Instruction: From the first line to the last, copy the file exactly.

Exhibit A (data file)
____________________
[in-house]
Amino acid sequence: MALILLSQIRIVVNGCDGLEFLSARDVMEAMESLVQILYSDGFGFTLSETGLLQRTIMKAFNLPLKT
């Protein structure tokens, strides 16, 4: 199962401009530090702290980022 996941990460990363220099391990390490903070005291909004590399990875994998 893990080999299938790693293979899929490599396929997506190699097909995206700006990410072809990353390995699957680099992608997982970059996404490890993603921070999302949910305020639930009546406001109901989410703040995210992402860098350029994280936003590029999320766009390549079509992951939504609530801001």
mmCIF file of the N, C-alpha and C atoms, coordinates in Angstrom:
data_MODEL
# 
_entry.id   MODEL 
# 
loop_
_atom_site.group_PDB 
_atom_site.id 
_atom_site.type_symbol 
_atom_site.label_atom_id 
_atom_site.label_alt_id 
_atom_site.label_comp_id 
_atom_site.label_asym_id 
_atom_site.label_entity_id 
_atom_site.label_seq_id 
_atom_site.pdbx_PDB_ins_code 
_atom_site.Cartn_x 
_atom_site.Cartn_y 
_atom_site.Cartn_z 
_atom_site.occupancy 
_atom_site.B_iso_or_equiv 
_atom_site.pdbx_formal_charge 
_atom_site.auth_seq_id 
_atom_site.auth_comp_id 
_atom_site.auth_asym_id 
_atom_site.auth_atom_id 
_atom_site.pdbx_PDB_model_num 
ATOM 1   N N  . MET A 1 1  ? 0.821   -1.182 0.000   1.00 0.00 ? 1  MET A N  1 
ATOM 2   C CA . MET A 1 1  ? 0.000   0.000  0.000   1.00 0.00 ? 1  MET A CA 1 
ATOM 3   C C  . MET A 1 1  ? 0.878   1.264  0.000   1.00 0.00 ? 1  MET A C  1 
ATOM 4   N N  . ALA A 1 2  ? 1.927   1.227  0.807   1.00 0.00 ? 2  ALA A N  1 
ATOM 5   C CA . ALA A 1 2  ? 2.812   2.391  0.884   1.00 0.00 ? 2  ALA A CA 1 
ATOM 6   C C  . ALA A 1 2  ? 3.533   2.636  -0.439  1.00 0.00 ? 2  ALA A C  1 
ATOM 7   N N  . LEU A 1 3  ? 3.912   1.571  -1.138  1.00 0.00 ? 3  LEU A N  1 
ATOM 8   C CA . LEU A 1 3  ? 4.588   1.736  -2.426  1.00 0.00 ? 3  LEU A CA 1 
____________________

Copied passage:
[in-house]
Amino acid sequence: MALILLSQIRIVVNGCDGLEFLSARDVMEAMESLVQILYSDGFGFTLSETGLLQRTIMKAFNLPLKT
């Protein structure tokens, strides 16, 4: 199962401009530090702290980022 996941990460990363220099391990390490903070005291909004590399990875994998 893990080999299938790693293979899929490599396929997506190699097909995206700006990410072809990353390995699957680099992608997982970059996404490890993603921070999302949910305020639930009546406001109901989410703040995210992402860098350029994280936003590029999320766009390549079509992951939504609530801001």
mmCIF file of the N, C-alpha and C atoms, coordinates in Angstrom:
data_MODEL
# 
_entry.id   MODEL 
# 
loop_
_atom_site.group_PDB 
_atom_site.id 
_atom_site.type_symbol 
_atom_site.label_atom_id 
_atom_site.label_alt_id 
_atom_site.label_comp_id 
_atom_site.label_asym_id 
_atom_site.label_entity_id 
_atom_site.label_seq_id 
_atom_site.pdbx_PDB_ins_code 
_atom_site.Cartn_x 
_atom_site.Cartn_y 
_atom_site.Cartn_z 
_atom_site.occupancy 
_atom_site.B_iso_or_equiv 
_atom_site.pdbx_formal_charge 
_atom_site.auth_seq_id 
_atom_site.auth_comp_id 
_atom_site.auth_asym_id 
_atom_site.auth_atom_id 
_atom_site.pdbx_PDB_model_num 
ATOM 1   N N  . MET A 1 1  ? 0.821   -1.182 0.000   1.00 0.00 ? 1  MET A N  1 
ATOM 2   C CA . MET A 1 1  ? 0.000   0.000  0.000   1.00 0.00 ? 1  MET A CA 1 
ATOM 3   C C  . MET A 1 1  ? 0.878   1.264  0.000   1.00 0.00 ? 1  MET A C  1 
ATOM 4   N N  . ALA A 1 2  ? 1.927   1.227  0.807   1.00 0.00 ? 2  ALA A N  1 
ATOM 5   C CA . ALA A 1 2  ? 2.812   2.391  0.884   1.00 0.00 ? 2  ALA A CA 1 
ATOM 6   C C  . ALA A 1 2  ? 3.533   2.636  -0.439  1.00 0.00 ? 2  ALA A C  1 
ATOM 7   N N  . LEU A 1 3  ? 3.912   1.571  -1.138  1.00 0.00 ? 3  LEU A N  1 
ATOM 8   C CA . LEU A 1 3  ? 4.588   1.736  -2.426  1.00 0.00 ? 3  LEU A CA 1 